Desalination Studies and Technology
As desalination is a very energy-intensive process, over the years technology for desalination has been researched and developed to help offset those costs. The membrane that separates the salt from water has been looked at in depth. There are multiple different types of membranes such as microfiltration (MF), ultrafiltration (UF), reverse osmosis (RO), and nanofiltration (NF) membranes. A study by Alyson Sagle and Benny Freeman researched and found the most effective membrane we have to date is the RO membrane as it has the lowest porosity, allowing it to filter salt and other contaminants out of saltwater the best. It is also the most cost-effective method in terms of energy consumption and water produced (table 2 and table 3). Nevertheless, in the SWRO processes, the RO process is the most energy-intensive. Conventional water treatment plants’ most energy-intensive component is the pumps that pressurize, collect, and transport water through their treatment process, which SWRO similarly has as well. The RO process creates an added cost to SWRO, making conventional water treatment plants cheaper. However, for brackish groundwater RO, the energy required is 10-30 percent less than SWRO–which significantly aids in balancing the energy costs for these water plants. In order to further reduce the amount of energy and costs for brackish groundwater and saltwater, companies like Energy Recovery Inc. have created renewable technologies to help offset estimated future costs of maintaining and running a plant. Energy Recovery Inc. has introduced a PX Pressure Exchanger that reduces the energy needed to power the high-pressure pump to create the required pressure for saltwater to go through the membrane. The University of Houston has a presentation of the PX Exchanger displaying that the high-pressure concentrated brine exiting the membrane goes into the PX Pressure Exchanger and aids in pumping salt water back into the system (figure 4).
Comparing the PX SWRO system to previous estimations, Energy Recovery Inc. projected the power needed to produce water would be at 2.98 kWh/m3 (figure 5). Another projection found was the SWRO cost trend, which projected it would cost Texans only 0.47 USD/m3. Using other renewable technologies could help SWRO plants become more self-reliant and reduce the energy costs required to run these plants even more than previously projected estimates. If we look at early data from seawater desalination plants that used a thermal process, costs decreased from less than 2.50 USD/m3 and the energy required to run a facility reduced from 22.5 kWh/m3.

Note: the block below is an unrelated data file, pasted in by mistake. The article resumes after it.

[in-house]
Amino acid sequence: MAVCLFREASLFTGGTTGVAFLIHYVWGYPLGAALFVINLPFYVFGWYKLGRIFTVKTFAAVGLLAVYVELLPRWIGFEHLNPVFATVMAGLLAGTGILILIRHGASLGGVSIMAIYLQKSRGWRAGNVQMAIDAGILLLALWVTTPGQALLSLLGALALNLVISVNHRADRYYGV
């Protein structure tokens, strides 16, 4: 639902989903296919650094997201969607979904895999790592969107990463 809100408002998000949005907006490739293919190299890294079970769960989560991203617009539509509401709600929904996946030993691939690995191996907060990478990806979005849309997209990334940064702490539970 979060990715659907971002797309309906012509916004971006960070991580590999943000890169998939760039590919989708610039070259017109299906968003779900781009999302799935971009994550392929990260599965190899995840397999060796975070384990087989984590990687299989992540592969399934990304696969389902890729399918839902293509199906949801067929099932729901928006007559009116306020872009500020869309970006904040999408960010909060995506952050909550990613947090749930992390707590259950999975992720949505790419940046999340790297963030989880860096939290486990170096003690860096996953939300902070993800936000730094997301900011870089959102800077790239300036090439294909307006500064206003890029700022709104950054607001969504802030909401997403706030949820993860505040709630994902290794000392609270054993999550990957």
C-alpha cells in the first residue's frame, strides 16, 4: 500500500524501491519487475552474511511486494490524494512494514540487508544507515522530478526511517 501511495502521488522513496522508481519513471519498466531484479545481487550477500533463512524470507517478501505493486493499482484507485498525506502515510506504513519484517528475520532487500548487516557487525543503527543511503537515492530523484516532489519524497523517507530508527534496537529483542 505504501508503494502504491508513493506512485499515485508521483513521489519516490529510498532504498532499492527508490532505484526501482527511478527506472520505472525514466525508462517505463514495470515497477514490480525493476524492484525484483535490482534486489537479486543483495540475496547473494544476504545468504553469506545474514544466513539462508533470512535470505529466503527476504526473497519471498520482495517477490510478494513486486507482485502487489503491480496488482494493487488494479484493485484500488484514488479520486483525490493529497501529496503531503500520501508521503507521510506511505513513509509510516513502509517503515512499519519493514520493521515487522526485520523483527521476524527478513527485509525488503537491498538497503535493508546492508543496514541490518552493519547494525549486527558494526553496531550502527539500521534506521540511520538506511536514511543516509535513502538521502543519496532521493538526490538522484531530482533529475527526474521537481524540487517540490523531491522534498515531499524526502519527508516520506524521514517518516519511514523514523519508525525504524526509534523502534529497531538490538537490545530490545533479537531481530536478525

Desalination in Practical Use
Ensuring this technology is viable and practicable for Texas, and estimations projected by agencies and companies are coherent with real-life applications, I looked at data recorded from current desalination plants and compared it to water treatment plants in the United States. To look at an environment similar to Texas with data, I looked at one of the largest seawater desalination plants in the United States: the Tampa Bay Seawater Desalination Plant in Florida. I used this plant for the study because it is a SWRO plant on the Gulf Coast. A study published by the Édition Diffusion Presse (EDP) Sciences looked into the sustainability assessment of the water supply systems of the Tampa Bay Seawater Desalination Plant between 2016-2019. This study looked into the energy consumption of conventional water treatment plants and calculated an average value of 0.088 kWh/m3 (table 4).
The study looked at the energy consumption of the Tampa Bay Seawater Desalination Plant and calculated an average value of 0.772 kWh/m3 (table 5).
The study found that consumed energy for a desalination plant fluctuated highly, produced less solid waste, but still required more energy compared to conventional water treatment. Nevertheless, even though desalination does require more energy, the study found desalination plants require less power in the summer months (figure 6).
This is understandable as a study called “Analysis of temperature effects on the specific energy consumption in reverse osmosis desalination processes” found intake water within a temperature range of 15-40°C has a reduced specific energy consumption. However, they stated increases in the temperature in desolation tend to negatively impact the membranes in contaminant removal.
Looking at the data regarding the efficiency of desalination water plants’ power consumption and economic standpoint, Texas should continue to implement, fund, or research this technology further. Desalination has the potential to have less energy costs for Texans compared to conventional water treatment plants. If similar SWRO plants with renewable energy technology were implemented in coastal locations in Texas and used as a primary source during summer months and as a secondary source for the rest of the year, Texas could save tax dollars and accommodate for future water needs. It would be beneficial for the Texas 88th Legislature to continue to fund the research and development of desalination technology.